I also use Superpoints, which can make you money simply by clicking on a button. You area allotted a certain amount of clicks each day and are rewarded periodically when you click. You won't make much but you can just have the page open in the background and click it periodically, very easy to do.  This site has roughly $3 in its account which I have not cashed out yet (need $10), but my mom swears by this site. They have other ways to get points too, such as watching videos and surveys, but it is easiest just to hit the button.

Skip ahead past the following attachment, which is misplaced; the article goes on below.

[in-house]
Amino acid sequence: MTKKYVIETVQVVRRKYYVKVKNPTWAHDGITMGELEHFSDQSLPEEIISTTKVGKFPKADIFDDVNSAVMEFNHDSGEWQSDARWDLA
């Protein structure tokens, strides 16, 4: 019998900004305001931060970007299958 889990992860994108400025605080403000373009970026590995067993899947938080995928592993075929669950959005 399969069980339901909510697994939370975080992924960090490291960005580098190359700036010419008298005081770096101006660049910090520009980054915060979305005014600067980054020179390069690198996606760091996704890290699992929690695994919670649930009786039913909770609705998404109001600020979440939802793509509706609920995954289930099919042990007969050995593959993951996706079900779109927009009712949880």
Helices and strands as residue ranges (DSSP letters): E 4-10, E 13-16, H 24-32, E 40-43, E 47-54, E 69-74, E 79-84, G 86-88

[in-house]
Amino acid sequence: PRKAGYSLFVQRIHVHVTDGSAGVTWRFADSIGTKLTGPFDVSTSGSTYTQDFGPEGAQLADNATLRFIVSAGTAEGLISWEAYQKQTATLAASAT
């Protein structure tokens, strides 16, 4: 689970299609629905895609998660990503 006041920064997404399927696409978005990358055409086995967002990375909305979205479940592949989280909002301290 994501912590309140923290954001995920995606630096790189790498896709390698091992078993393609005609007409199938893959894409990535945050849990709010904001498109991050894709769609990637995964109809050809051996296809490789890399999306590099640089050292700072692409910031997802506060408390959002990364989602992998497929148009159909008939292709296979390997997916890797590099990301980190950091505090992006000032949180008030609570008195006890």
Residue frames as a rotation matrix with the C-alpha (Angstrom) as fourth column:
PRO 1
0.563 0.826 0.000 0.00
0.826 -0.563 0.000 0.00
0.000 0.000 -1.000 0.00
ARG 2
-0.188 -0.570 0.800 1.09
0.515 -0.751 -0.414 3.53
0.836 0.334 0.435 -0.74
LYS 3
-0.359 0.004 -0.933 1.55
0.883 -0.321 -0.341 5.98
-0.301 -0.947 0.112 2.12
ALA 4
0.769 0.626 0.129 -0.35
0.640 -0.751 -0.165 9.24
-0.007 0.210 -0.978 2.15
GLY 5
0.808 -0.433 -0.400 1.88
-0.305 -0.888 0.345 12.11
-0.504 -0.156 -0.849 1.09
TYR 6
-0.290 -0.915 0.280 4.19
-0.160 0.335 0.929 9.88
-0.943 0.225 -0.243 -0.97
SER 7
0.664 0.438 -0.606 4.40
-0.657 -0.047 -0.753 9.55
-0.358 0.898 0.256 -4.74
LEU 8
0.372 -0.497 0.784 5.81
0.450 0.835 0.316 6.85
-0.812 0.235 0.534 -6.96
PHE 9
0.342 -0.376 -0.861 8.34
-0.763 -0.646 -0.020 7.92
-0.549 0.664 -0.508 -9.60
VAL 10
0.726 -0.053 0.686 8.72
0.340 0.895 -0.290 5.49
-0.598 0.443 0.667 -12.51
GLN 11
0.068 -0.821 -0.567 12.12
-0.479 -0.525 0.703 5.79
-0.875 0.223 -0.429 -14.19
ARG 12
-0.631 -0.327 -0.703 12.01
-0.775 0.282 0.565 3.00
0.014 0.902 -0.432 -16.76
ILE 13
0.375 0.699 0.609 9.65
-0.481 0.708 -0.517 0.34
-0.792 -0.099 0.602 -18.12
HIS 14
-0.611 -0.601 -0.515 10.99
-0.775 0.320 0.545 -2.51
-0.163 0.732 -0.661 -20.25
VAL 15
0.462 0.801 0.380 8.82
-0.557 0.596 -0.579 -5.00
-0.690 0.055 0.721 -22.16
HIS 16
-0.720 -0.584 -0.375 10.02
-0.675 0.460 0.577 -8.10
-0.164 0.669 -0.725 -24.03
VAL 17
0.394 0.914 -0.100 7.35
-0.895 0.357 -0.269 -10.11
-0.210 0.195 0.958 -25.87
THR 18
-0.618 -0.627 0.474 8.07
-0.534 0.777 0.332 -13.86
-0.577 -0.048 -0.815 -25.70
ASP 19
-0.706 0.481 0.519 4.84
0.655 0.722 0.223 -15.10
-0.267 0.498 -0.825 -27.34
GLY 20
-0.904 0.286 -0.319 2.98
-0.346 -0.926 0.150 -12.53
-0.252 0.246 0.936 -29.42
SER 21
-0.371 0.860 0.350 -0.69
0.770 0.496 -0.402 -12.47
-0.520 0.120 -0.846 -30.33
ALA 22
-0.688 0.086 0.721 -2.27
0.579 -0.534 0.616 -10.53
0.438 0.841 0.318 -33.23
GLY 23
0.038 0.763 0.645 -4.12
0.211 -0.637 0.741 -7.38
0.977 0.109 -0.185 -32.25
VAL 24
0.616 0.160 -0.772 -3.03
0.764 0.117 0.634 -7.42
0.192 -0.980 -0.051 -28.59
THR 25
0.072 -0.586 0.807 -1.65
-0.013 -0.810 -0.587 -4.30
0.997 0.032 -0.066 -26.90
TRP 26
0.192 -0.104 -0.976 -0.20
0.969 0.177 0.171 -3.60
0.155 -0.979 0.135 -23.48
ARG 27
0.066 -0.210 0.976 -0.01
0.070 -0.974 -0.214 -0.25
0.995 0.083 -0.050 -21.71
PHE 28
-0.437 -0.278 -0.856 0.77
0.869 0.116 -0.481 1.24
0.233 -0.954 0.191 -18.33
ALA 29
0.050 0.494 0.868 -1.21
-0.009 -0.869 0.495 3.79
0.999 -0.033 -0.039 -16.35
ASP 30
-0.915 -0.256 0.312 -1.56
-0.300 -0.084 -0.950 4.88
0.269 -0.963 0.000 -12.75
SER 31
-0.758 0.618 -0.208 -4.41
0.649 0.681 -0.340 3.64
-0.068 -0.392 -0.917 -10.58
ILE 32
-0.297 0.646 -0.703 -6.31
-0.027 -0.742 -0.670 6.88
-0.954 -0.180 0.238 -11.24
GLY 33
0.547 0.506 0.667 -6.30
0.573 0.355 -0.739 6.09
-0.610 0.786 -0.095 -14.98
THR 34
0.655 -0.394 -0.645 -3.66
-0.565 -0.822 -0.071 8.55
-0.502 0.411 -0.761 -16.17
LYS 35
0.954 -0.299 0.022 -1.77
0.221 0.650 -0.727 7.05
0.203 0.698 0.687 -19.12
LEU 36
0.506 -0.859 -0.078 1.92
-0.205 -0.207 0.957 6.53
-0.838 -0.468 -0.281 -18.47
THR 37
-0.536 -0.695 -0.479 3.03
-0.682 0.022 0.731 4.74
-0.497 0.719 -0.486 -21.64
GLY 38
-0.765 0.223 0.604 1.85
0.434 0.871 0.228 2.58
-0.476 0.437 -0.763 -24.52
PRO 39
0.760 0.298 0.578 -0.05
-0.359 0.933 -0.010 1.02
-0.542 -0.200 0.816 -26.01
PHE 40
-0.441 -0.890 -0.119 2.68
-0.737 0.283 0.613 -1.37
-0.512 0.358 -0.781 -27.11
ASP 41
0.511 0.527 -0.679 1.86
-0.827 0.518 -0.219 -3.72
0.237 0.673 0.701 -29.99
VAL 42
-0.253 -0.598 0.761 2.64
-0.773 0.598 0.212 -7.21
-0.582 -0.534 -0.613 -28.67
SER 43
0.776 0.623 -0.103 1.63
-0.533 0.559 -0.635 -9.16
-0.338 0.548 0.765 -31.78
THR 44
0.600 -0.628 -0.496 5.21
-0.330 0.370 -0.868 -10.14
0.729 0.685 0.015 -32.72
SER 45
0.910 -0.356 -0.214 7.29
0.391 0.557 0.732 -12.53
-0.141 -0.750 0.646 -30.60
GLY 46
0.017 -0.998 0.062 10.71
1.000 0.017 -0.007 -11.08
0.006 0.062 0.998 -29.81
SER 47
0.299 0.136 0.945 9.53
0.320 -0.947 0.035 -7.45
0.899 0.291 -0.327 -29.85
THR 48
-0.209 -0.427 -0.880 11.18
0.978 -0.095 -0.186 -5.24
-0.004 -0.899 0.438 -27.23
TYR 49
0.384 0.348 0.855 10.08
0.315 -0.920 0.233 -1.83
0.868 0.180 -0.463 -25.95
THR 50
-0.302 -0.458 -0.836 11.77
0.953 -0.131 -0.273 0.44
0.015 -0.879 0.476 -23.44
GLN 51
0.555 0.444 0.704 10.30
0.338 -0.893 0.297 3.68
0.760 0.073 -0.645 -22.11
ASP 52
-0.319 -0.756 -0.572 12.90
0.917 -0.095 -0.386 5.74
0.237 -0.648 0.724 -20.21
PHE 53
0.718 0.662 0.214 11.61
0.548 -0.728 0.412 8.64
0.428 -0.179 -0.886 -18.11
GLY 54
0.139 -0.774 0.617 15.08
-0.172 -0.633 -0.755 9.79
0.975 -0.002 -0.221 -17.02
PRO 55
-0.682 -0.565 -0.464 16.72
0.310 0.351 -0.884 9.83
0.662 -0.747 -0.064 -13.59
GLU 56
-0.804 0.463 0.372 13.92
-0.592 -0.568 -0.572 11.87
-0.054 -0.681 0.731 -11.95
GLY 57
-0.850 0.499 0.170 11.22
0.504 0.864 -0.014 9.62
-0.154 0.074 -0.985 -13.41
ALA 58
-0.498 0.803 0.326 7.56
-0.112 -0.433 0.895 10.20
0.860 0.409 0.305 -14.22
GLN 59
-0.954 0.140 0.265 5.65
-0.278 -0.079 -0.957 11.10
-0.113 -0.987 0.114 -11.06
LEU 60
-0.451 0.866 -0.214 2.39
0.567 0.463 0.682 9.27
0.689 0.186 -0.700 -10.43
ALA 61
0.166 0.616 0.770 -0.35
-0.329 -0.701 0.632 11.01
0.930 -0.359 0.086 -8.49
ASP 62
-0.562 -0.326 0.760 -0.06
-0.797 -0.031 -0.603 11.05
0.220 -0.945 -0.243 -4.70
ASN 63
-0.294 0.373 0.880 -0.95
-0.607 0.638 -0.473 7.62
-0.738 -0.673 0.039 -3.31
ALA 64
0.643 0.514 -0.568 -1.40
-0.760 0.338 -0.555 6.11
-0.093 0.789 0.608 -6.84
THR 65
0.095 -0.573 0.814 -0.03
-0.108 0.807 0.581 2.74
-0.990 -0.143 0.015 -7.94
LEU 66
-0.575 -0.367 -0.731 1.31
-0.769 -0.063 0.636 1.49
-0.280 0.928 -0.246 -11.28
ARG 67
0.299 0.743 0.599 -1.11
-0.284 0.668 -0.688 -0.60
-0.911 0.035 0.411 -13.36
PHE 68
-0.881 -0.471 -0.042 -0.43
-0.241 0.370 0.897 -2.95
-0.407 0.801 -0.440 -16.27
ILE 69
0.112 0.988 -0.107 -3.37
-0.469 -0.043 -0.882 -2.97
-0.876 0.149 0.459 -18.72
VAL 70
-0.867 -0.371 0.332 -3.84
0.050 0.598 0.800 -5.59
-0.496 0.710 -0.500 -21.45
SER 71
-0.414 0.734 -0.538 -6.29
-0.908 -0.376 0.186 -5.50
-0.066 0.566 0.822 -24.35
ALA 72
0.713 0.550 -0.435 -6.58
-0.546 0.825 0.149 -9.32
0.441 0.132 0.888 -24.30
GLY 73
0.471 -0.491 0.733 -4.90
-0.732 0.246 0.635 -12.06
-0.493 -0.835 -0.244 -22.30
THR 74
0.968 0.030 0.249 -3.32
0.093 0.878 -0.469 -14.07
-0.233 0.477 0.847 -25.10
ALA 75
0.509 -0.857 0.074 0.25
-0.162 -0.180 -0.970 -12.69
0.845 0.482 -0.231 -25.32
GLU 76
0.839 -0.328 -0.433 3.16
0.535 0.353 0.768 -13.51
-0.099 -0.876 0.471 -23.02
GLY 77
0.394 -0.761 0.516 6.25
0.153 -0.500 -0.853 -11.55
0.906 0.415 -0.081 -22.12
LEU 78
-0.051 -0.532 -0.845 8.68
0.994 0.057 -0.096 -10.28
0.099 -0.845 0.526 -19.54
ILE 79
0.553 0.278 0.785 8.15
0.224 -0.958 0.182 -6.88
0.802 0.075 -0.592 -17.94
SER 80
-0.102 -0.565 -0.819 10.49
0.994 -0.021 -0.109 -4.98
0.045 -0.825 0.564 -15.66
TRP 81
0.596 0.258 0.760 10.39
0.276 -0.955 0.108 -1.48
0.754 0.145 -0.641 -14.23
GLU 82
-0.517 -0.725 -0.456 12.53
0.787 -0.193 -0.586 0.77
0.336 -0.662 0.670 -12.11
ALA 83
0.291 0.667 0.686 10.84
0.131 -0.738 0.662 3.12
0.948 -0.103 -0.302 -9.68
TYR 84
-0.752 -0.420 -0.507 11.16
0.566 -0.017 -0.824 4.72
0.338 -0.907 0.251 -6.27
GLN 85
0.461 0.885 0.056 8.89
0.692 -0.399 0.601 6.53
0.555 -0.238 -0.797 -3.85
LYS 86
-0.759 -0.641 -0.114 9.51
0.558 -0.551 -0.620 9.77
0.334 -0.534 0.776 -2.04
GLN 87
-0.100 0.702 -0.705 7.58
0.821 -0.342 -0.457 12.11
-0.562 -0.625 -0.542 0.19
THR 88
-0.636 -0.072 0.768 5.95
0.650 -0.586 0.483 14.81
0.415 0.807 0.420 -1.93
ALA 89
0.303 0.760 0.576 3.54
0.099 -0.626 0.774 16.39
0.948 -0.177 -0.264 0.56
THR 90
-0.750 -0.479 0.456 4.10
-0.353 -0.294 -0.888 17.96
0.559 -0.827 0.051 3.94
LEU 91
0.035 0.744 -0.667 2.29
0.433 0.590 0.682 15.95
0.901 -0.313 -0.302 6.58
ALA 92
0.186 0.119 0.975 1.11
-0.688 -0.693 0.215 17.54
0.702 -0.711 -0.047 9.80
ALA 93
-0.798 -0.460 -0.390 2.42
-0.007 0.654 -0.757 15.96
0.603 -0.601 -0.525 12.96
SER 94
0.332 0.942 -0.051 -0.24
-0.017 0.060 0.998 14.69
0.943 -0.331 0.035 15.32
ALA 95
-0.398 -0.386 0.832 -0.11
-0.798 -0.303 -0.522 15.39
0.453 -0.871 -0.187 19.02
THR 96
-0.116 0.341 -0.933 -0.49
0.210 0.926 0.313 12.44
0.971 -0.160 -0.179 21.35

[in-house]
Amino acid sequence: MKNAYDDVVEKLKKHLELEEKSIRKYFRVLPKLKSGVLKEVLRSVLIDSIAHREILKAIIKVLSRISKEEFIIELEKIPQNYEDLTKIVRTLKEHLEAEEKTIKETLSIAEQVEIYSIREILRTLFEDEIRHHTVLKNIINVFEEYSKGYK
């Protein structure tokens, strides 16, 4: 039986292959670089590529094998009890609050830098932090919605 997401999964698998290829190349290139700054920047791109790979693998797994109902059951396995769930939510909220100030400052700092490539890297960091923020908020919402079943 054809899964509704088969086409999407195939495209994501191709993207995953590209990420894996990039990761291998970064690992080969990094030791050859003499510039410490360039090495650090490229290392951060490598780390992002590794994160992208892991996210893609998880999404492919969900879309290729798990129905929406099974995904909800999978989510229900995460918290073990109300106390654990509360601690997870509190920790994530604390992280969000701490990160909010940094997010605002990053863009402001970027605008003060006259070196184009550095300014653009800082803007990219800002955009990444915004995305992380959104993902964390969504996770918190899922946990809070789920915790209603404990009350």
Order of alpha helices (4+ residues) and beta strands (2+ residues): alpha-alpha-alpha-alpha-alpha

I just recently started using a site called Fusion Cash, and while I have not cashed out on this site, in six days I have made almost $15. This site has offers to complete for you to get paid. There are lots of different types, but some are riskier than others. The site is not a scam, but some out there may say it is. Fusion Cash awards you for registering to other sites. The offers I have done have included signing up with online survey sites and confirming my email. This is easy, and you can just close your account after you get paid for it, or have the emails go to your junk mail. But there are other offers that require you to give your credit card to sign up for a free trial of a paid service. These offers are reward more, and can be a great way to make money as long as you remember to cancel your service at the end of the free trial. The people who claim it is a scam probably got roped into a year of Netflix or something. But Fusion Cash has surveys and a forum that you get rewarded for posting in too, so if you are uncomfortable with the idea of giving your credit card out, like I am, you do not need to do those particular offers.